Johnny Guitar

Book by Nicholas van Hoogstraten, music and lyrics by Martin Silvestri and Joel Higgins
Century Center for the Performing Arts, New York

You don’t have to have seen the 1954, cult“B” picture, Johnny Guitar, to appreciate this tongue-in-cheek offering at Century Center. It is the most well known of the “spaghetti” westerns genre because of its past-their-heyday celebrity casting of Joan Crawford, Mercedes McCambridge, and Sterling Hayden. (A nod here to the loss earlier this month of the Oscar winner, McCambridge.)

Like some of the better spoofs off-Broadway has offered recently, it very quickly sets up the jokes; a ball of tumbleweed rolls through a very rusty and utilitarian set, the too-earnest torch singer Judy McLane laments all over the stage, and back-up singers pop up from behind the bar. The bone-dry delivery thoughout by Crawford lookalike McLane as bar owner Vienna, the mugging McCambridge lookalike Ann Crumb as Emma Small and the positively delicious Steve Blanchard as Johnny Guitar (Logan) head a great ensemble cast who portray the various towns folk.

Like all good “B” Westerns overloaded with clichés, this becomes a shoot out over territory and love; right over might. Much could have been made of the stories roll reversal of the two women, the bar owner and the landowner, fighting over the man, the bar’s singer.

The music and lyrics by Martin Silvestri and Joel Higgins move the predictable plot along; humming was heard in the lobby. The small band marshalled by James Mironchik, positioned aloft, add to the humor. The book by Nicholas van Hoogstraten covers most of the territory. The songs ebb with “Welcome Home” (which I think was supposed to let the audience know that the bar was closed and now just a simple home) and peak with the deadpan delivery of “Tell Me A Lie”, which ends with Blanchard ripping his shirt open to the glee of the audience. Costumes by Kaye Voyce work for the most part. We get to see the ever-so-rugged Vienna in tight jeans with gun tied around her thigh as well as the requisite red negligee. The direction by Higgins gently rustles every nuance of humor without becoming predictable or tedious. Johnny Guitar is a welcome bit of humor and music riding into town.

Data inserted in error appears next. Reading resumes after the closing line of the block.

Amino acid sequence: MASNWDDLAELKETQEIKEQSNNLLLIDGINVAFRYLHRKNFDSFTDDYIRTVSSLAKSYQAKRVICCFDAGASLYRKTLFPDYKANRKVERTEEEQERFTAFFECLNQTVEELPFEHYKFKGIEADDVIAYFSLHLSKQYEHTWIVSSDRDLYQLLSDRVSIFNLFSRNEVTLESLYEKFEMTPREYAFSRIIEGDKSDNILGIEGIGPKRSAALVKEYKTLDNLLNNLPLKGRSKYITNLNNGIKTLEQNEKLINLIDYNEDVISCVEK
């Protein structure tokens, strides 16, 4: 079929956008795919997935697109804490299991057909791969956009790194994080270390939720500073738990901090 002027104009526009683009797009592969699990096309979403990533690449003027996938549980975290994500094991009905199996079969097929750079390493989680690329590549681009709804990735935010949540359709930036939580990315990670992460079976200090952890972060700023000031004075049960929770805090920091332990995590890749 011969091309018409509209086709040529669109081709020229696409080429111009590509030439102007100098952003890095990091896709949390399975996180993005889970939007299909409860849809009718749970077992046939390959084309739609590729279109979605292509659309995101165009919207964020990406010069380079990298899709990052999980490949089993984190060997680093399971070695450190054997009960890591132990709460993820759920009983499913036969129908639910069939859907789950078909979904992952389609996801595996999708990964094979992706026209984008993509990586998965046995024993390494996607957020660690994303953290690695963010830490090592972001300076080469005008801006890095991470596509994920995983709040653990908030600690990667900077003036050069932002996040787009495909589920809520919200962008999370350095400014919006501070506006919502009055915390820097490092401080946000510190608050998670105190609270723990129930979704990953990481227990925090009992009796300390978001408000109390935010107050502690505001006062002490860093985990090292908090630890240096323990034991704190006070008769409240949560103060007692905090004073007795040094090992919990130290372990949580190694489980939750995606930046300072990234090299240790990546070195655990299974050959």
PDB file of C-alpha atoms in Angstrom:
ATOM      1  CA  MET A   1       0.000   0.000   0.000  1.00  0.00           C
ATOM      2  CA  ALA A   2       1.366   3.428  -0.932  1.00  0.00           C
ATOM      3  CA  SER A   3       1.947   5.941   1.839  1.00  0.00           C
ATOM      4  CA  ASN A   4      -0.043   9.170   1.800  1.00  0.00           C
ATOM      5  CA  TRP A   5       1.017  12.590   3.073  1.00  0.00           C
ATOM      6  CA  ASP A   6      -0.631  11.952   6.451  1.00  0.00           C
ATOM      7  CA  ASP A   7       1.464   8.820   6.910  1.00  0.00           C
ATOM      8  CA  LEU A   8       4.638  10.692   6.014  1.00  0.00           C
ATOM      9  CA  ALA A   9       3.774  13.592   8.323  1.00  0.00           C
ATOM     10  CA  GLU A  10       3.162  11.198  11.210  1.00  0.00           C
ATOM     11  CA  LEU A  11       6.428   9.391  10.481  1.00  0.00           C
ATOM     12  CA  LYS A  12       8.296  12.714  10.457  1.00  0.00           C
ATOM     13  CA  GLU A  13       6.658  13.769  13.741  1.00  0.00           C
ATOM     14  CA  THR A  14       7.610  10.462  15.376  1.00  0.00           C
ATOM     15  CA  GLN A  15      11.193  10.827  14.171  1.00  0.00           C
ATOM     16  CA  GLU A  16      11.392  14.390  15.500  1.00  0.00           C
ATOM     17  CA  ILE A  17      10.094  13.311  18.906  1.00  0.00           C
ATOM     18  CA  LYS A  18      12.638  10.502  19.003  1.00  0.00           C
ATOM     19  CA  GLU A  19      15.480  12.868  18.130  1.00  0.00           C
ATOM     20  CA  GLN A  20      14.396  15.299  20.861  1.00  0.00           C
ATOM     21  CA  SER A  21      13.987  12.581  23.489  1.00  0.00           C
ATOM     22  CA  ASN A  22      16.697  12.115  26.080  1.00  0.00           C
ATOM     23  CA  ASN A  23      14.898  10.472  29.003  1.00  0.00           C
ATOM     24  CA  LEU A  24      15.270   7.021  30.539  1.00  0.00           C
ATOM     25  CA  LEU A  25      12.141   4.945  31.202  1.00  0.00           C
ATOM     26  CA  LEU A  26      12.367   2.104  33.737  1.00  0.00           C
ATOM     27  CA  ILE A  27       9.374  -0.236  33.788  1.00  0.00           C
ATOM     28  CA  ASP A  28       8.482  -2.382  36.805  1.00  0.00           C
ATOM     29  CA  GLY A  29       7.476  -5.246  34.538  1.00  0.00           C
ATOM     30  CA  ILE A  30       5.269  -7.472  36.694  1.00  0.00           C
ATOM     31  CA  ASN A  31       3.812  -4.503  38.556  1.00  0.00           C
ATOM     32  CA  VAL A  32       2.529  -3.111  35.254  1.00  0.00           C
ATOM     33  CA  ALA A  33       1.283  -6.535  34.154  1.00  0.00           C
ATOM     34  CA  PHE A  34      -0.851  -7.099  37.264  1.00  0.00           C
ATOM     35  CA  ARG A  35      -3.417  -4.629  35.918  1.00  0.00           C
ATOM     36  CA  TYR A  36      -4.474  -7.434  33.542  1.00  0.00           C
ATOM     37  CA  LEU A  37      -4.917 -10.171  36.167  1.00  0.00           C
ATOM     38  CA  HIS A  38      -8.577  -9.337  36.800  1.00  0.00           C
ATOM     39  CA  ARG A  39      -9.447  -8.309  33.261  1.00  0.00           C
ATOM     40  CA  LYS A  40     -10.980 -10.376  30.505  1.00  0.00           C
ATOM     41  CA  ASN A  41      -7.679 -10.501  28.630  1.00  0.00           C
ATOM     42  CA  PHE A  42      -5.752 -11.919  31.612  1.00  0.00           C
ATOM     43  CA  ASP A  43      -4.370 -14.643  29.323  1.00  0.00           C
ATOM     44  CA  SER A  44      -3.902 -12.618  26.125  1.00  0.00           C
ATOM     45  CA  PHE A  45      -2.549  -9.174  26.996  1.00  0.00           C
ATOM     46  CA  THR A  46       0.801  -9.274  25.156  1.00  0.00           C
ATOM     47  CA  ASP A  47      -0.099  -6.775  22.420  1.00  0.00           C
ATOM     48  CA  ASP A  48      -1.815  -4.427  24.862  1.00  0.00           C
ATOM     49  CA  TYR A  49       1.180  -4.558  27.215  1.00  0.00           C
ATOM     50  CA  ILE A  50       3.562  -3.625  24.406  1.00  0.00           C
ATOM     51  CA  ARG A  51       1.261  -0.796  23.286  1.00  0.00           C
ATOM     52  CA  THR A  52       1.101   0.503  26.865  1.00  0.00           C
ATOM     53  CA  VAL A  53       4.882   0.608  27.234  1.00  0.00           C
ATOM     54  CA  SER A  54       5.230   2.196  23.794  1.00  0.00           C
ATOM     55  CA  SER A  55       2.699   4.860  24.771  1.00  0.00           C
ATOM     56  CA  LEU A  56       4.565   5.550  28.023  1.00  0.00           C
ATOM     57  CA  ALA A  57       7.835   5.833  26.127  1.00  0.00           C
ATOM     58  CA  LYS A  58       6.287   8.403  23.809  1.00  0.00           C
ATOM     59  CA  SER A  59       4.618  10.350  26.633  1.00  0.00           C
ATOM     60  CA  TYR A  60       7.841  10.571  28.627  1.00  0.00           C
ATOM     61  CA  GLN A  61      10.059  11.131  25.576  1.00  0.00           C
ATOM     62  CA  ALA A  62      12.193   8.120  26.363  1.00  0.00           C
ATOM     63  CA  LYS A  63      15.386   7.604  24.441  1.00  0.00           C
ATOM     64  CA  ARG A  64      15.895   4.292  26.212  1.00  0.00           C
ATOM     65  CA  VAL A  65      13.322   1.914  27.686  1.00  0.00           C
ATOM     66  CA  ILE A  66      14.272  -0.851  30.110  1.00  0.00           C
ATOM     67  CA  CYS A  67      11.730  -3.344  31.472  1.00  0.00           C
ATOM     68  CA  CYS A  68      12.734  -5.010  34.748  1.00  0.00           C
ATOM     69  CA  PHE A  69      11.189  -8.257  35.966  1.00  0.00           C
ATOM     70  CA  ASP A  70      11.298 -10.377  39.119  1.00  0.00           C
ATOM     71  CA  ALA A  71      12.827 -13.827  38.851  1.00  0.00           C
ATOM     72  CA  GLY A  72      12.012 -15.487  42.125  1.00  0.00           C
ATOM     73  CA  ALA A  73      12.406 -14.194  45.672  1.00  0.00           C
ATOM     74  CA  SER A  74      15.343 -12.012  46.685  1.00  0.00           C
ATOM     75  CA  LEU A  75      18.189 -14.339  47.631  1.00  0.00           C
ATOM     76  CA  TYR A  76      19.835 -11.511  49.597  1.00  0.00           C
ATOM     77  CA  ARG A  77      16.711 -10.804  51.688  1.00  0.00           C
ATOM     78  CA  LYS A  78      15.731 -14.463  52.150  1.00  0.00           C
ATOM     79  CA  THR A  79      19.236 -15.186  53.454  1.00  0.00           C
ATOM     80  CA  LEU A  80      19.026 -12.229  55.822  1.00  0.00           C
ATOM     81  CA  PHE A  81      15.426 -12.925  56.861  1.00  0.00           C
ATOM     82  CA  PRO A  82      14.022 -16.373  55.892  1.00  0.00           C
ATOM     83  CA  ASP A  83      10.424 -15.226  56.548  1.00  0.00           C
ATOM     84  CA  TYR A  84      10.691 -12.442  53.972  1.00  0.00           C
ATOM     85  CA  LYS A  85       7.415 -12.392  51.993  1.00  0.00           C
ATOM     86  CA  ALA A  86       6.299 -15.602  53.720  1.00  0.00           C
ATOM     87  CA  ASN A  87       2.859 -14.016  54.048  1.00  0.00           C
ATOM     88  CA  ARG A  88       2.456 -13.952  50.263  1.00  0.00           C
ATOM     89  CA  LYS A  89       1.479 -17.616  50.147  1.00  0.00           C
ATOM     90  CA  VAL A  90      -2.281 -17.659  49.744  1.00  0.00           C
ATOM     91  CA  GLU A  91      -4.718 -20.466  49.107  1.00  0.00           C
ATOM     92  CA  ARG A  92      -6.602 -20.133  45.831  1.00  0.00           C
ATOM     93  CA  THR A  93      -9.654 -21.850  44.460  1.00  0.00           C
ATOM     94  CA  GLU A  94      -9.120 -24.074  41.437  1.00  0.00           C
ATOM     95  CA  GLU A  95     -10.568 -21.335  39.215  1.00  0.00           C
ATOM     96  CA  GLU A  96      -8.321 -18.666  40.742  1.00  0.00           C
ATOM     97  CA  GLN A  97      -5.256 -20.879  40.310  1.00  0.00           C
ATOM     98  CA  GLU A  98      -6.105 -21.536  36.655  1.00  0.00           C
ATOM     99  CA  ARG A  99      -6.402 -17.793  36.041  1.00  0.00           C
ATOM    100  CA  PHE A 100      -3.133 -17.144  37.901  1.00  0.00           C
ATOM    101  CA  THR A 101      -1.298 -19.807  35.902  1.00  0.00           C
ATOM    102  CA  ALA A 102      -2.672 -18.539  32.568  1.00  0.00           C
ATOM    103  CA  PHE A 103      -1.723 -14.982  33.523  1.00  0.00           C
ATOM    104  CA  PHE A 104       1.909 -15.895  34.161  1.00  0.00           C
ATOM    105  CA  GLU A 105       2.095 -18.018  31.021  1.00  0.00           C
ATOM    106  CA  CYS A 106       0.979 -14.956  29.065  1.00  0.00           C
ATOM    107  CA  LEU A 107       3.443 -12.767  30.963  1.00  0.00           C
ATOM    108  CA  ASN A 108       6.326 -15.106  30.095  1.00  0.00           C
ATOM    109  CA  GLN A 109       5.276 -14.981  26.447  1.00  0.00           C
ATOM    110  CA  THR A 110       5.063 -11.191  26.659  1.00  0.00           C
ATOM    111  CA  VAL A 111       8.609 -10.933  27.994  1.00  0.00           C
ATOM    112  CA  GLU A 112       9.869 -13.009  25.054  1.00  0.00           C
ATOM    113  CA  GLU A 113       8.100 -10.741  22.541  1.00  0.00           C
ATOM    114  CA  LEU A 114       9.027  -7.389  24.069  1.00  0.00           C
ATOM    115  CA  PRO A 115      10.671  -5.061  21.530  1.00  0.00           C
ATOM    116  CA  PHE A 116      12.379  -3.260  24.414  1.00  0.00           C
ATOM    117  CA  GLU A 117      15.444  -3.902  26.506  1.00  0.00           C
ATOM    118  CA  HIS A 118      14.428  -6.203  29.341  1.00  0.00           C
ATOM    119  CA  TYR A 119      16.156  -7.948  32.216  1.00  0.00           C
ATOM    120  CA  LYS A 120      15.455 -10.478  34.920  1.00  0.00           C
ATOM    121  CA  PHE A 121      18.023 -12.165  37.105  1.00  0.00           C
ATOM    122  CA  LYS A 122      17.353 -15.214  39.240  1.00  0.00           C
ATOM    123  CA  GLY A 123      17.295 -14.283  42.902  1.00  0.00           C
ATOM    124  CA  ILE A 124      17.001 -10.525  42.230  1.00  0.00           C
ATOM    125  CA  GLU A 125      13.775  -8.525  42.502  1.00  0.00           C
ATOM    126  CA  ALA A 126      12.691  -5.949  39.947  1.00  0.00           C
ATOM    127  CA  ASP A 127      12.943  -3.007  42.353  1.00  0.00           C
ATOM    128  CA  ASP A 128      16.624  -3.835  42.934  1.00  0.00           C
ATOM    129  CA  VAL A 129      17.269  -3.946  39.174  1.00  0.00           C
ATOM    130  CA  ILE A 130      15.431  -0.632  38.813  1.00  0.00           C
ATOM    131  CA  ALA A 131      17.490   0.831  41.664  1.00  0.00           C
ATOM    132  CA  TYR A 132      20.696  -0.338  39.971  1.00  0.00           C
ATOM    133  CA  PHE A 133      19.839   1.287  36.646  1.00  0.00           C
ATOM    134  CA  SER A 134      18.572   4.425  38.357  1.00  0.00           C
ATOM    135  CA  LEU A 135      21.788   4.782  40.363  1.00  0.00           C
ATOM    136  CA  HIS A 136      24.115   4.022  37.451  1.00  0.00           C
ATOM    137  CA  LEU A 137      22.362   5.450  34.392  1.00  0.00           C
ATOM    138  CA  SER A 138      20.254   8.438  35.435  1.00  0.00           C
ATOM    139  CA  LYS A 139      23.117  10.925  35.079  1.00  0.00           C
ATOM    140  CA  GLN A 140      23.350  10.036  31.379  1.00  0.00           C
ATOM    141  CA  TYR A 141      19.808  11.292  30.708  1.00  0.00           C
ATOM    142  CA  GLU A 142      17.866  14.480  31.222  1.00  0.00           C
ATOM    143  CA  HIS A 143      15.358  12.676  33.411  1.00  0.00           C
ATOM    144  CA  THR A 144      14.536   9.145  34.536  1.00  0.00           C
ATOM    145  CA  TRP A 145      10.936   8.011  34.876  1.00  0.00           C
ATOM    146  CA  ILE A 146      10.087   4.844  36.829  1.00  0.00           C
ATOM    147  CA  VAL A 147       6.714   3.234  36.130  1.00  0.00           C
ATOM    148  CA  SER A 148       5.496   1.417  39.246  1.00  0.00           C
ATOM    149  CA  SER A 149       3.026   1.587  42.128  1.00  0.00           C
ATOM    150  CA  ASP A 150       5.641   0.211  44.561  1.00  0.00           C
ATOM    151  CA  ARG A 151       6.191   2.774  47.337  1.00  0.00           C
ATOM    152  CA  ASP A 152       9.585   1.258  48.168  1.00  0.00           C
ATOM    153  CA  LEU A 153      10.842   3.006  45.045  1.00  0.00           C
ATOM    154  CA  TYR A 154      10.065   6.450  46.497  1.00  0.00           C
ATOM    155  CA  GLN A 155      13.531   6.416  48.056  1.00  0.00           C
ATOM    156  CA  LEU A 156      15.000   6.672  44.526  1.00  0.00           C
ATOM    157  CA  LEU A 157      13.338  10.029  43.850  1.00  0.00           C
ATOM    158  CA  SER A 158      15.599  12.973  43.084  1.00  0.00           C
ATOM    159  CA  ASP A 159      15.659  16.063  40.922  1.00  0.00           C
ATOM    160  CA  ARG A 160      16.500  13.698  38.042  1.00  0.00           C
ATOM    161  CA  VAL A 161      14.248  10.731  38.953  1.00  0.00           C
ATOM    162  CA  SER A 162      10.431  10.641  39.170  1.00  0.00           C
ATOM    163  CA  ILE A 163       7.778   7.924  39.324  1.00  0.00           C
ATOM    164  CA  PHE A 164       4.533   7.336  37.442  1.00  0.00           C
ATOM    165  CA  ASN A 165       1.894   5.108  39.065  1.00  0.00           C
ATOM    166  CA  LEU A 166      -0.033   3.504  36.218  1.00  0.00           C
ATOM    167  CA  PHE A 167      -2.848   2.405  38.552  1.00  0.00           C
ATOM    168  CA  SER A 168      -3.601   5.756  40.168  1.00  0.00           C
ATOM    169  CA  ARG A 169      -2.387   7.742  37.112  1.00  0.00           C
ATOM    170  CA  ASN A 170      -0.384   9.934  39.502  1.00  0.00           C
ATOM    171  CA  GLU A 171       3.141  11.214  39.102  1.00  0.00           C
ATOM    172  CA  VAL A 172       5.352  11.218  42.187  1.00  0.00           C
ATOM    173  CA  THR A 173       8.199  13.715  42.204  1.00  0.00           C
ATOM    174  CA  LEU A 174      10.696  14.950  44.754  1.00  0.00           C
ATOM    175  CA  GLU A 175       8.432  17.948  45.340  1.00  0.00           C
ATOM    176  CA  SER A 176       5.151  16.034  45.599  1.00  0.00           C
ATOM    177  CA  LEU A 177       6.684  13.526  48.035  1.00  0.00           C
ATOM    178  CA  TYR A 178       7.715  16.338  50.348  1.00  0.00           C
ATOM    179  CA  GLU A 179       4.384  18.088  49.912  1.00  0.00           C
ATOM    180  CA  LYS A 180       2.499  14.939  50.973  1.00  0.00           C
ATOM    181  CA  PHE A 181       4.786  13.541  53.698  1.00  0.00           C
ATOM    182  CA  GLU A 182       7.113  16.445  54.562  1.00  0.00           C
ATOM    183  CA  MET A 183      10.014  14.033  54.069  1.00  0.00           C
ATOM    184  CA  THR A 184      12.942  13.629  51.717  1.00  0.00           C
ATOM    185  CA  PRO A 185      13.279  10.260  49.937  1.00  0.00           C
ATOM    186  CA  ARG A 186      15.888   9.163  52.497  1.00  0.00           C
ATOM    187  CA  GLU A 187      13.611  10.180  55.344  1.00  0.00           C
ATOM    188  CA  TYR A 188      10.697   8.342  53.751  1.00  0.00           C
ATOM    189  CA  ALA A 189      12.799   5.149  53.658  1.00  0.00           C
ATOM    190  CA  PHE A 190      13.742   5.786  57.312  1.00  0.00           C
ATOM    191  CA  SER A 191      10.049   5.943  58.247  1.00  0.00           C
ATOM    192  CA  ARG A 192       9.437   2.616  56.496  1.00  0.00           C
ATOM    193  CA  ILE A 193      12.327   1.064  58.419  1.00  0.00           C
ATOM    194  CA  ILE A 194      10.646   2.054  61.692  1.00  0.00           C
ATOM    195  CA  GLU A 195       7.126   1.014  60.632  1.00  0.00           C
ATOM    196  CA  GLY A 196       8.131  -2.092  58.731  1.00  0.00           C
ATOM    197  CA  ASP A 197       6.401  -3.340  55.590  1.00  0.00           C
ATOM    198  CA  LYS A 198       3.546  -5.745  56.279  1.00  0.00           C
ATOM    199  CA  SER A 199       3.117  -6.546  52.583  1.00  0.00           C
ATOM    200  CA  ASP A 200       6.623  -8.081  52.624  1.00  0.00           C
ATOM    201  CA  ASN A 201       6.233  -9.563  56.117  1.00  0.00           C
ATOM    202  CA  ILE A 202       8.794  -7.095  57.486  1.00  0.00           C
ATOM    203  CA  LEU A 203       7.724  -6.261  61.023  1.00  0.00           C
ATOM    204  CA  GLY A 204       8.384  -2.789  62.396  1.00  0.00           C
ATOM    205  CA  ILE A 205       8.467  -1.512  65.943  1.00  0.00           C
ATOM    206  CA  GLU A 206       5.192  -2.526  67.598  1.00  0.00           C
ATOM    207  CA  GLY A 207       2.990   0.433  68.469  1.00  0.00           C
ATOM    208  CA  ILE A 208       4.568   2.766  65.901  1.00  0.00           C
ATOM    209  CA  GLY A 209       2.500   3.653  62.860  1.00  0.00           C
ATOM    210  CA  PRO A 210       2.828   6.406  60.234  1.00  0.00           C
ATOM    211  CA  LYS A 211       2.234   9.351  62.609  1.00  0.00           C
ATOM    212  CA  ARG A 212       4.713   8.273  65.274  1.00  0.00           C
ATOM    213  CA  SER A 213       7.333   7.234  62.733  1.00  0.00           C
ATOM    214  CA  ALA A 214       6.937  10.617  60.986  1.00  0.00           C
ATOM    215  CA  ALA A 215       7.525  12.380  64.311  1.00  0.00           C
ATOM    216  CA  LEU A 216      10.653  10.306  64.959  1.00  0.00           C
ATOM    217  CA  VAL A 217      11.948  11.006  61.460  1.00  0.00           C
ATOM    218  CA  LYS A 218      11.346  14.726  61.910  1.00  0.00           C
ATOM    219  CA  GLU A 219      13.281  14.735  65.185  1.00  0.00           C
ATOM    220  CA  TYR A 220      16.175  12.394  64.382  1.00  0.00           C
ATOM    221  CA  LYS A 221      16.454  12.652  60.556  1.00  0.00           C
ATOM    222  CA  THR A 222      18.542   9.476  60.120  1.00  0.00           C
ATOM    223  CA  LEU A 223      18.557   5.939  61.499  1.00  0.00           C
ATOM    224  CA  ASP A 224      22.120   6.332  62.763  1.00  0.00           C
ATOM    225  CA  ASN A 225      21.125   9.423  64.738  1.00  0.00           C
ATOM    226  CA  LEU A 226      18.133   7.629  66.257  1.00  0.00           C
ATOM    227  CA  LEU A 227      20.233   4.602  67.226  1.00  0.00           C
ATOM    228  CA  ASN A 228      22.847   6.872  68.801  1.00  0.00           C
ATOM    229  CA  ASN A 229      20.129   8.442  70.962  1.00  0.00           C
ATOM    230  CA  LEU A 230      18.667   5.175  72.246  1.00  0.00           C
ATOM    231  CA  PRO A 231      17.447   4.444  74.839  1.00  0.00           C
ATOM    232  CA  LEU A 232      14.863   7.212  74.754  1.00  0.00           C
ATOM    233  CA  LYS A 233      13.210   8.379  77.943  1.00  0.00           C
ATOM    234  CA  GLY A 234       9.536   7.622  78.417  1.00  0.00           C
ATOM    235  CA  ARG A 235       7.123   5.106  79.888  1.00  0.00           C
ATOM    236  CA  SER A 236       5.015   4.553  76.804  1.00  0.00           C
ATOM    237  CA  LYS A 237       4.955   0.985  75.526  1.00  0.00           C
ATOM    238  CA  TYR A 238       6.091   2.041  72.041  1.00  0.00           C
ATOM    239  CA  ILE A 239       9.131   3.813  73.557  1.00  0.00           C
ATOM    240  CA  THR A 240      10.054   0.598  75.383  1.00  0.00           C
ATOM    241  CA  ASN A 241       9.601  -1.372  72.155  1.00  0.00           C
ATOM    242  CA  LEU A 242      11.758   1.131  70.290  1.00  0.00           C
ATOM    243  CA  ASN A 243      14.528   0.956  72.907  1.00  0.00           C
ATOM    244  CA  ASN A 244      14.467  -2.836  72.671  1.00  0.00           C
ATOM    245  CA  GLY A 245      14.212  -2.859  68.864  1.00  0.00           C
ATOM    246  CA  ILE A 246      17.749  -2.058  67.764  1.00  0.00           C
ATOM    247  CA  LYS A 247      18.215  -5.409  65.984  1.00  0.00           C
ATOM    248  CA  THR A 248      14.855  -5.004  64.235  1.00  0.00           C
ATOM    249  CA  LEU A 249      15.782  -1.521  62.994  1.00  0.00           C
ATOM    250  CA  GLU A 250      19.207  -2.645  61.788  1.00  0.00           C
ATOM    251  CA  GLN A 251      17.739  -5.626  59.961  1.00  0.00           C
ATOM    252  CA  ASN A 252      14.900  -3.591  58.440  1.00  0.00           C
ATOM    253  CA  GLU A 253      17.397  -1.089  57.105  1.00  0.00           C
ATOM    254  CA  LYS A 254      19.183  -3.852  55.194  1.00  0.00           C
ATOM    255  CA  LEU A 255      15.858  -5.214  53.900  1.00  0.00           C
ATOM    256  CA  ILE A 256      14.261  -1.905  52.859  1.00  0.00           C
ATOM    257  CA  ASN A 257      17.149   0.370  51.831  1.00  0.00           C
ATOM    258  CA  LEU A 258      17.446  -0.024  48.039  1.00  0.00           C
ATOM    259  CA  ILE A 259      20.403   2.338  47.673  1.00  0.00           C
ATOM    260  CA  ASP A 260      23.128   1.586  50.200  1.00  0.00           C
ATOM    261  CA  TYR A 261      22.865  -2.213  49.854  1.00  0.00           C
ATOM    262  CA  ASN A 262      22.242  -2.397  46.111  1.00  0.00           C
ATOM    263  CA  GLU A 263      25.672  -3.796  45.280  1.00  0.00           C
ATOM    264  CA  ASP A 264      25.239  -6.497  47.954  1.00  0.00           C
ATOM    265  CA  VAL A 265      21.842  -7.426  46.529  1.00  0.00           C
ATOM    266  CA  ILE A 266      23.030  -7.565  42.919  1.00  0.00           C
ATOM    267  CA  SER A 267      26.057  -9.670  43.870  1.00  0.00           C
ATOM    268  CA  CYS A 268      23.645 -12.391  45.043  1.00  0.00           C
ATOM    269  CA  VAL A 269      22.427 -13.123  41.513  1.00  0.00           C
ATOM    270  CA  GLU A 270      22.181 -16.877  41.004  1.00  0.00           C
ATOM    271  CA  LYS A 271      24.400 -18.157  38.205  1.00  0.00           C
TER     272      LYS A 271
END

Reviewer: Catherine Lamm

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